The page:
She says: “The main innovation that I’ve been pulling together is to start thinking about education as part of a world system rather than as something contained within each nation.”
And: “A school looks like a school almost anywhere you go,” she notes. But while some systems succeed in lifting people out of poverty, other systems do not. She worries about the increasingly skewed global situation: “While it may seem fine if everyone in developing countries gets a primary education, what if everybody in the rich countries gets a university education?” (See boh on IDRC report).
Coming to Canada from the Stanford University USA, she became the chairholder of the Canada Research Chair in Global Governance and Comparative Educational Change, University of Toronto, Tier 2, Social Sciences and Humanities, on October 1, 2002.
Karen E. Mundy – Canada
The Global Campaign for Education (GCE) has designated 24–30 April 2006 as its “Global Action Week” to focus international attention on education as a universal right. It’s a matter close to the heart of IDRC awardee Karen Mundy, a world-renowned scholar of comparative education now based at OISE/University of Toronto.
Recently, the role of education in reducing poverty and increasing health and wellbeing has achieved greater global recognition through its prominence in high-profile benchmarks such as the Millennium Development Goals (MDGs). Despite increased awareness, however, there is a pressing need for greater funding, heightened international coordination, and a strengthened political resolve so that access to education becomes assured in all countries.
Making education a universal right is a matter close to the heart of Karen Mundy, a world-renowned scholar of comparative education now based at the University of Toronto. A decade or so ago, when Mundy was a graduate student, she received an award from the International Development Research Centre (IDRC) that enabled her to undertake fieldwork for her doctoral thesis. (Read more of this article on IDRC reports).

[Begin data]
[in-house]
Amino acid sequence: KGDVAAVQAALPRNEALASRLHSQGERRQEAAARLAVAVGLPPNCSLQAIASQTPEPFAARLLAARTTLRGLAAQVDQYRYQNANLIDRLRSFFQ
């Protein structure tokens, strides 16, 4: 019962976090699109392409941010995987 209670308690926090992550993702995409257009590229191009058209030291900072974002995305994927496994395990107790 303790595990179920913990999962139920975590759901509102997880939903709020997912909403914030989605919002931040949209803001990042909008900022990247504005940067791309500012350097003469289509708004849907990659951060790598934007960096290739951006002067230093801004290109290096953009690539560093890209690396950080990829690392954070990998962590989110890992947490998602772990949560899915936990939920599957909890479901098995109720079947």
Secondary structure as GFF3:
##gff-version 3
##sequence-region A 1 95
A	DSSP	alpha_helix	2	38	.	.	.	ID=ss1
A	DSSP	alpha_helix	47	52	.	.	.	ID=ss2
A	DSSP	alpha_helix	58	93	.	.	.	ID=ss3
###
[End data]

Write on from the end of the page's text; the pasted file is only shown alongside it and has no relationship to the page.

A grant was awarded on 2004/2005 to the faculty / Karen E. Mundy for the research Global Governance and Comparative Educational Change.
Research Involves: Collaborative research to determine how international organizations influence domestic educational policy; creation of a unique centre for research on globalization and the comparative study of education.
Research Relevance: Will aid domestic and international policy makers in establishing more effective educational policies in light of increased globalization.
Improving International Policies for Education: see the rest of this presentation on this website of Canada Research Chairs.
Before this time she was an assistant professor of education at Stanford University. She received her bachelors degree in English and History from Concordia University in 1985, and her masters degree (in adult and comparative education) and PhD (in sociology of education) from the University of Toronto in 1992 and 1996 respectively. She was a visiting research fellow at the University of Zimbabwe in1993-1994 and began working in 1994 as a consultant on education and international development. She has been at Stanford since 1996. Her current research is on the implementation of educational reforms in Sub-Saharan Africa; intergovernmental organizations and transnational relations in the field of education; international aid for education; literacy and adult education in comparative perspective; basic education in sub-Saharan Africa. (See childlabor.org).
Dr Karen Mundy, Associate Professor and Canada Research Chair, Global Governance and Educational Change, Ontario Institute for Studies in Education of the University of Toronto, 252 Bloor Street West, Toronto, Ontario.
IDRC Doctoral Research Awards, Centre Training and Awards Program, Special Initiatives Division, Program and Partnership Branch, IDRC, Ottawa, Ontario, Canada K1G 3H9; Email.
draft for a panel on ‘education for all’;
OISE UT – course list;
she received on 2004 her 30 years service award;
Creating connections with women in India;
Comprative, international and development education;
Eduction for global citizenship in a changing world;
Education reforms in sub-sahara Africa;
same for development and evaluation.